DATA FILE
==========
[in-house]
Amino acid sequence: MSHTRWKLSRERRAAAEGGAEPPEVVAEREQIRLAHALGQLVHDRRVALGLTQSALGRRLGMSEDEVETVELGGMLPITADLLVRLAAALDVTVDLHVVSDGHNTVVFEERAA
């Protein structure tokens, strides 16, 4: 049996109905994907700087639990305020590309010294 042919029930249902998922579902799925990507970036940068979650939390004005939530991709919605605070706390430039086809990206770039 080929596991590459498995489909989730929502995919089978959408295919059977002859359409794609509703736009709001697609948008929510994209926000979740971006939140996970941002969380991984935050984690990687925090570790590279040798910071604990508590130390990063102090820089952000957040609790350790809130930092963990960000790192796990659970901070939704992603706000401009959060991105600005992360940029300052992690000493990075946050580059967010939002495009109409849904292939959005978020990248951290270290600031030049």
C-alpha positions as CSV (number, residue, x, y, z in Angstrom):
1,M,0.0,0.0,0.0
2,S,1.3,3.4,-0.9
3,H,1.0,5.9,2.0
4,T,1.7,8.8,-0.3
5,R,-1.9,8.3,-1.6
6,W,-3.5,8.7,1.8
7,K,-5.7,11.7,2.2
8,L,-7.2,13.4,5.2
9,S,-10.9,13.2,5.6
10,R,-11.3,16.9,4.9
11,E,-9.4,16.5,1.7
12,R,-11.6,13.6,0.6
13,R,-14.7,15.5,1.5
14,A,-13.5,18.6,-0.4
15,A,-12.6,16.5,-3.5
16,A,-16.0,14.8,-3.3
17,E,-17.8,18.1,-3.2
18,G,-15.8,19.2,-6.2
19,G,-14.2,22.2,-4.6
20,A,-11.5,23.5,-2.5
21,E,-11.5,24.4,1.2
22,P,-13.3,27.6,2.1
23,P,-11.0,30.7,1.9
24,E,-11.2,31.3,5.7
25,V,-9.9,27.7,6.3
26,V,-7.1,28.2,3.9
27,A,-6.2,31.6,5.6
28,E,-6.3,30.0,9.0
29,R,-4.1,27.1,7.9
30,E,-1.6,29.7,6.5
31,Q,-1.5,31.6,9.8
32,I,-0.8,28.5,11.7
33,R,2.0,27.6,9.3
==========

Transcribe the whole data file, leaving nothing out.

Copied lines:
[in-house]
Amino acid sequence: MSHTRWKLSRERRAAAEGGAEPPEVVAEREQIRLAHALGQLVHDRRVALGLTQSALGRRLGMSEDEVETVELGGMLPITADLLVRLAAALDVTVDLHVVSDGHNTVVFEERAA
């Protein structure tokens, strides 16, 4: 049996109905994907700087639990305020590309010294 042919029930249902998922579902799925990507970036940068979650939390004005939530991709919605605070706390430039086809990206770039 080929596991590459498995489909989730929502995919089978959408295919059977002859359409794609509703736009709001697609948008929510994209926000979740971006939140996970941002969380991984935050984690990687925090570790590279040798910071604990508590130390990063102090820089952000957040609790350790809130930092963990960000790192796990659970901070939704992603706000401009959060991105600005992360940029300052992690000493990075946050580059967010939002495009109409849904292939959005978020990248951290270290600031030049």
C-alpha positions as CSV (number, residue, x, y, z in Angstrom):
1,M,0.0,0.0,0.0
2,S,1.3,3.4,-0.9
3,H,1.0,5.9,2.0
4,T,1.7,8.8,-0.3
5,R,-1.9,8.3,-1.6
6,W,-3.5,8.7,1.8
7,K,-5.7,11.7,2.2
8,L,-7.2,13.4,5.2
9,S,-10.9,13.2,5.6
10,R,-11.3,16.9,4.9
11,E,-9.4,16.5,1.7
12,R,-11.6,13.6,0.6
13,R,-14.7,15.5,1.5
14,A,-13.5,18.6,-0.4
15,A,-12.6,16.5,-3.5
16,A,-16.0,14.8,-3.3
17,E,-17.8,18.1,-3.2
18,G,-15.8,19.2,-6.2
19,G,-14.2,22.2,-4.6
20,A,-11.5,23.5,-2.5
21,E,-11.5,24.4,1.2
22,P,-13.3,27.6,2.1
23,P,-11.0,30.7,1.9
24,E,-11.2,31.3,5.7
25,V,-9.9,27.7,6.3
26,V,-7.1,28.2,3.9
27,A,-6.2,31.6,5.6
28,E,-6.3,30.0,9.0
29,R,-4.1,27.1,7.9
30,E,-1.6,29.7,6.5
31,Q,-1.5,31.6,9.8
32,I,-0.8,28.5,11.7
33,R,2.0,27.6,9.3